« הקודםהמשך »
THE OBJECTS AIMED AT IN THEIR COMPILATION. The leading objects aimed at in the preparation of the School and Family Series of Readers have been,
ist. To prepare a Series that shall furnish all possible means which books can afford for correct and successful instruction in the “art of reading,” and, especially, for the formation of
Correct Habits of Reading at the very beginning of the pupil's course. Connected with these objects, the plan of the lessons in the early Readers involves, more than in any other series, the constant
Cultivation of the Perceptive Faculties, as being those which are first and prominently called into exercise in the Natural Order of Devel. opment.
2d. To impart, as far as may be consistent with giving prominence to the rhetoric of reading, as great an amount and variety of
Interesting and Useful Information as possible. To this end the author has aimed to popularize, to the capacities of children, many of the Higher English Branches of study, especially the Natural Sciences and the Departments of Animal Life ; and, in order to impart interest and give variety to these subjects, he has sough! to throw around them all the charms which poetry, and vivid description, and incident, and anec. dote, and the best illustrations can lend. This plan, which is fully carried out in the Higher Readers, aims at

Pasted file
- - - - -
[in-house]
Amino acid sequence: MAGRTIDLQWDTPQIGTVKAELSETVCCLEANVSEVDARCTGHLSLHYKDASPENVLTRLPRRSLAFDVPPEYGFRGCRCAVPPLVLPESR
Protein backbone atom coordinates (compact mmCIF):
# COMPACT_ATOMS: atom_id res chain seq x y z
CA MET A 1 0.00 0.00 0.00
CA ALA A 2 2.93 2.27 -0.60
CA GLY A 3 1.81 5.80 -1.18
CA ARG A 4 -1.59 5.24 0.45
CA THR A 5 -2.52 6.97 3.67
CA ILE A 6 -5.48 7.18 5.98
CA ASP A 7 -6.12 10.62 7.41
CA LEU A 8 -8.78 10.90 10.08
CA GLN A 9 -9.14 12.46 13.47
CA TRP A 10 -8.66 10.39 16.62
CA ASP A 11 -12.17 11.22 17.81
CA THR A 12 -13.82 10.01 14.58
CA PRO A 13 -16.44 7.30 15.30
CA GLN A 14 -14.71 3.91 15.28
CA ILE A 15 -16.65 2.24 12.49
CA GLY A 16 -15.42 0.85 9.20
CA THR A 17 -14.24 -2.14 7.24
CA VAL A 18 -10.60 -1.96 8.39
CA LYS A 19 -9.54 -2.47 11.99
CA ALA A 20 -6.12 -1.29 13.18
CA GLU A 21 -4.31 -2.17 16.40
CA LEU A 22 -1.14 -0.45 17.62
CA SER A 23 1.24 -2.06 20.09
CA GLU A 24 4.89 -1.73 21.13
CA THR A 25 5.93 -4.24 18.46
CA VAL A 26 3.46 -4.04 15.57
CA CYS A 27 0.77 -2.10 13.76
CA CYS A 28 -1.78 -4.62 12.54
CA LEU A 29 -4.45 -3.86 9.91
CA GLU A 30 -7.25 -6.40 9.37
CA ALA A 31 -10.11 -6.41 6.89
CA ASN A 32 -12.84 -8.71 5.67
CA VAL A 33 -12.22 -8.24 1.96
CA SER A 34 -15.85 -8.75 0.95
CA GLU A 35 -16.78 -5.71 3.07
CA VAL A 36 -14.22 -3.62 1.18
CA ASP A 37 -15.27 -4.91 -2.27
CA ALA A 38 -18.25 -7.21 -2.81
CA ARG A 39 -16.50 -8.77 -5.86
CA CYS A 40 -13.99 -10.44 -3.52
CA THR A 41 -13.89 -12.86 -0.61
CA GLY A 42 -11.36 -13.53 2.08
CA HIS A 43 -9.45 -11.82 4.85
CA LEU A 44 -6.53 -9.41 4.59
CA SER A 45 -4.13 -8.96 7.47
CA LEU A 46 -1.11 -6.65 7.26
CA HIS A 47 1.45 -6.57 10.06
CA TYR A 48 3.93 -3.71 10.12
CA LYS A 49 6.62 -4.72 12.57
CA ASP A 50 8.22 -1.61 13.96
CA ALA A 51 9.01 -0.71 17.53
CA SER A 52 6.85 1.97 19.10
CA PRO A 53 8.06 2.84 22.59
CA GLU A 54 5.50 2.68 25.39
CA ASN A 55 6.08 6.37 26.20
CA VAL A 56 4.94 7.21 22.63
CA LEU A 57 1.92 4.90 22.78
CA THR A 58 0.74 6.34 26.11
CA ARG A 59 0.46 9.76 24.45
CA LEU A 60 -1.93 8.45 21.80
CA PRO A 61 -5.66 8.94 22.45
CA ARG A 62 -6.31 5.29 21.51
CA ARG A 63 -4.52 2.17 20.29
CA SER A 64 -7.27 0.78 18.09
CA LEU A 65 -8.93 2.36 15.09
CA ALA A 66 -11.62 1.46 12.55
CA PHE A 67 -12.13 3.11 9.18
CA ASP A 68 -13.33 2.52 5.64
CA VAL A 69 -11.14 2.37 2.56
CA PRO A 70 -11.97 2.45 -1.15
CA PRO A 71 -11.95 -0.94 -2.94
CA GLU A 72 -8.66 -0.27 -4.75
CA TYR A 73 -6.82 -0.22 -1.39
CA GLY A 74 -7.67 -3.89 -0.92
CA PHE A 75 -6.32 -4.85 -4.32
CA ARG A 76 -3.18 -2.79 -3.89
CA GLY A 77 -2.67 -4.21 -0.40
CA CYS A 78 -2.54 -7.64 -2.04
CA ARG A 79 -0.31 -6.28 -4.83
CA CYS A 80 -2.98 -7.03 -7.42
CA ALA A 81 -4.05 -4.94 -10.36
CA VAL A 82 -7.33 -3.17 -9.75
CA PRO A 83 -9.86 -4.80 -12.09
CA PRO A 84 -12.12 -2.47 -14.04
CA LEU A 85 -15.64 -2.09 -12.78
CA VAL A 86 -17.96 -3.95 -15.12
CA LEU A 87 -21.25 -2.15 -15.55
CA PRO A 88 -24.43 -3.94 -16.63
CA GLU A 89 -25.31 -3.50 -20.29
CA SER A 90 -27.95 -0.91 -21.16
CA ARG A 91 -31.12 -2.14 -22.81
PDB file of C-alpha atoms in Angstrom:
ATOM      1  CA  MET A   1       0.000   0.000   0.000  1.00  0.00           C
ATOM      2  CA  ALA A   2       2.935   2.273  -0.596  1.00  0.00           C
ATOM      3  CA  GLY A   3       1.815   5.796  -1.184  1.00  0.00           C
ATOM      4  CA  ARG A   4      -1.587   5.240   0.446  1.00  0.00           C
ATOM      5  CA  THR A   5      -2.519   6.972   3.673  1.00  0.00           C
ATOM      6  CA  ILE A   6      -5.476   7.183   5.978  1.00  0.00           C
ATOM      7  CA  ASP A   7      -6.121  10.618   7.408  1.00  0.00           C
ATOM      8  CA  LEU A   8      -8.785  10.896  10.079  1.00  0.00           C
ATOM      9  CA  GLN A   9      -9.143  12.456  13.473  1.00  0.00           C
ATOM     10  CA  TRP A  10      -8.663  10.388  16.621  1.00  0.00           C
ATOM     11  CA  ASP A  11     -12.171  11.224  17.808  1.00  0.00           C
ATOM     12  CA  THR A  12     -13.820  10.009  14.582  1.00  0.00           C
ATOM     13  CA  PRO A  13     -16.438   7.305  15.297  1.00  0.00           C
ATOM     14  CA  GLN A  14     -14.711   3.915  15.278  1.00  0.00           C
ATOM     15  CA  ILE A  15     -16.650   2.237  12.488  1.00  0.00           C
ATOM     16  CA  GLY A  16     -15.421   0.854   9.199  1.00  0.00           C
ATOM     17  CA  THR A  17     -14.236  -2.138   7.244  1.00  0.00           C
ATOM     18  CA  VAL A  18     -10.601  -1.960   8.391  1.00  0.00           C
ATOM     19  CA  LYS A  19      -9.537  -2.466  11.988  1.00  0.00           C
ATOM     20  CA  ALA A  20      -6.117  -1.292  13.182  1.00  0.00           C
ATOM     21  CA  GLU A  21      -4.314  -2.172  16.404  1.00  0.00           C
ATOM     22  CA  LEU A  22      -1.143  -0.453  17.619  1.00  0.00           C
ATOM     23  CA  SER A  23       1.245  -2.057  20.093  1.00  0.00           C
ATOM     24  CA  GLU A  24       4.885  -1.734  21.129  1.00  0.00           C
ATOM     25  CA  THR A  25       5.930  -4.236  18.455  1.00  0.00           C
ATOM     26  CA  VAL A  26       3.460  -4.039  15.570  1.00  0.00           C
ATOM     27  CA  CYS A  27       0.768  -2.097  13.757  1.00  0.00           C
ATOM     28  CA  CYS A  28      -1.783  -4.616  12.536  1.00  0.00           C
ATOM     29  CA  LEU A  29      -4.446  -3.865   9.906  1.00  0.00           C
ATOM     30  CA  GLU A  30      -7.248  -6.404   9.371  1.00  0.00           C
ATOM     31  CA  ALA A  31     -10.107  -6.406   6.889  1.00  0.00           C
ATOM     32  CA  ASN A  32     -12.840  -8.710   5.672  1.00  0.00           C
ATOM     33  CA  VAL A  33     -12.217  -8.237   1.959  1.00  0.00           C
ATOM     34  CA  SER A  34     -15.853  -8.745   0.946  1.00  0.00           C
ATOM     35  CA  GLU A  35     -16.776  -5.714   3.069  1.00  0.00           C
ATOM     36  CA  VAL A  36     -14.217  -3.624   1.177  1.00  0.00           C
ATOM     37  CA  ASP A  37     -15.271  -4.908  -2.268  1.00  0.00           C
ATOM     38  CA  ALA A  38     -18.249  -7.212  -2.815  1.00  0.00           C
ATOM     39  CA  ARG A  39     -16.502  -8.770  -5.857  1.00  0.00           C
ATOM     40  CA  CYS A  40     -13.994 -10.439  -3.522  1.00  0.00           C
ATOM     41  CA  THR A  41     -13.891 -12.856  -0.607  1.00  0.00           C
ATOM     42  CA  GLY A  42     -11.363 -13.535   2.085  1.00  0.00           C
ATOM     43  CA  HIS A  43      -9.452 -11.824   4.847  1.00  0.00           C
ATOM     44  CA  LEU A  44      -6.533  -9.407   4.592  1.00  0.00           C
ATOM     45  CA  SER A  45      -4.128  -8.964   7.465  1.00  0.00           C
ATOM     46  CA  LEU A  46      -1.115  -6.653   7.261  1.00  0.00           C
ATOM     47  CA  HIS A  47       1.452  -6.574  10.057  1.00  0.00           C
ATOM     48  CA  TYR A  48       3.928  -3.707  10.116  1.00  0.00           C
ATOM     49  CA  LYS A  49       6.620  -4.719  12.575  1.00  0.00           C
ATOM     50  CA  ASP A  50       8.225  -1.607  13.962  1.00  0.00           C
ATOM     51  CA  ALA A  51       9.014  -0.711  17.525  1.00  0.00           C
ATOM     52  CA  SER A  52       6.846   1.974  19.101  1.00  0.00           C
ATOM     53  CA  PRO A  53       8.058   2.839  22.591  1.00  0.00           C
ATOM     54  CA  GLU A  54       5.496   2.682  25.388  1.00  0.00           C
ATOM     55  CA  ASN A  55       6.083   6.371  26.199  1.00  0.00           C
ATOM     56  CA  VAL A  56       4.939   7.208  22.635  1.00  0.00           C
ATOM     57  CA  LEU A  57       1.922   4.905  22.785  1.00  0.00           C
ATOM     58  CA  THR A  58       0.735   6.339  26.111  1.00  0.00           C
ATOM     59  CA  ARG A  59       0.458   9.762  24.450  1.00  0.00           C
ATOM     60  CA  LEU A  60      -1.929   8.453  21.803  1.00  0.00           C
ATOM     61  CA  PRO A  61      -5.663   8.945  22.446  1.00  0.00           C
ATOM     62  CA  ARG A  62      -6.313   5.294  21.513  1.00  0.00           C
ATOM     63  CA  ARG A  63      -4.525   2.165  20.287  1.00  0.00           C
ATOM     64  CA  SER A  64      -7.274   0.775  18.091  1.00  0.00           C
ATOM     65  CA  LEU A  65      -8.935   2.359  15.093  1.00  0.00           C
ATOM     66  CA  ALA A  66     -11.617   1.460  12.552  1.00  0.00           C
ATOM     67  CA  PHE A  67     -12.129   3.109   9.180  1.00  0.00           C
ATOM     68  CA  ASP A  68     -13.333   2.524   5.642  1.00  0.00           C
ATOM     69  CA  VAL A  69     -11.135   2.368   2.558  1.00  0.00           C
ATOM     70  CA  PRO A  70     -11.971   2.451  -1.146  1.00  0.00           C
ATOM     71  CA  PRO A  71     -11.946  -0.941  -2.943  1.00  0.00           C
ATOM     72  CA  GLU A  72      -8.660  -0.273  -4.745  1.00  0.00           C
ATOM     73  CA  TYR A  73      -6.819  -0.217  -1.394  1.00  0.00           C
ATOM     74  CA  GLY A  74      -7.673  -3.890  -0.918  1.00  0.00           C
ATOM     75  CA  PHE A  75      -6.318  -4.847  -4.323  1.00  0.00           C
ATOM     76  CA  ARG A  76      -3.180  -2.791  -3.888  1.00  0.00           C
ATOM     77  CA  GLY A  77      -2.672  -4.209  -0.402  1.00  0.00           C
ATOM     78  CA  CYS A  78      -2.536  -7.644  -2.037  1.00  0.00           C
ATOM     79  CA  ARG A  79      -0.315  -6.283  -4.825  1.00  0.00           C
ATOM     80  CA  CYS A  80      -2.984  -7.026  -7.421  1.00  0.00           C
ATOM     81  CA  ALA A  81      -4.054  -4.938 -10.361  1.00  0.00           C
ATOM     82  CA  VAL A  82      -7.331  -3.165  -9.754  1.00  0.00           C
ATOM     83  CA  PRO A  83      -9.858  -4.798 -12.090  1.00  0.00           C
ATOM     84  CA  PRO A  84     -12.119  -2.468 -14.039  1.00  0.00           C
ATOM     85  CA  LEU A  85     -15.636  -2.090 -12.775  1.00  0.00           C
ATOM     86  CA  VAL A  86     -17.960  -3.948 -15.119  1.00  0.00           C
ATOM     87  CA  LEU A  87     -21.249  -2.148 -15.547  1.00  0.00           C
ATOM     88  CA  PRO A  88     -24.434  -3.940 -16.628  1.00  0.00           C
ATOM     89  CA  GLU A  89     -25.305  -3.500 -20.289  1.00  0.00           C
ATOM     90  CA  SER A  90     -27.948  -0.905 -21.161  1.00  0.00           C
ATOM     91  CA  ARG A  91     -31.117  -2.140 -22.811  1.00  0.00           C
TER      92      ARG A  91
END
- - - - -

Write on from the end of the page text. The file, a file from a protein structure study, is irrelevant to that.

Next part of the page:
Important Educational Results, far beyond the design of ordinary reading-books. We ask the attention of all who are interested in the subject of Popular Education-as all should be—to the following considerations :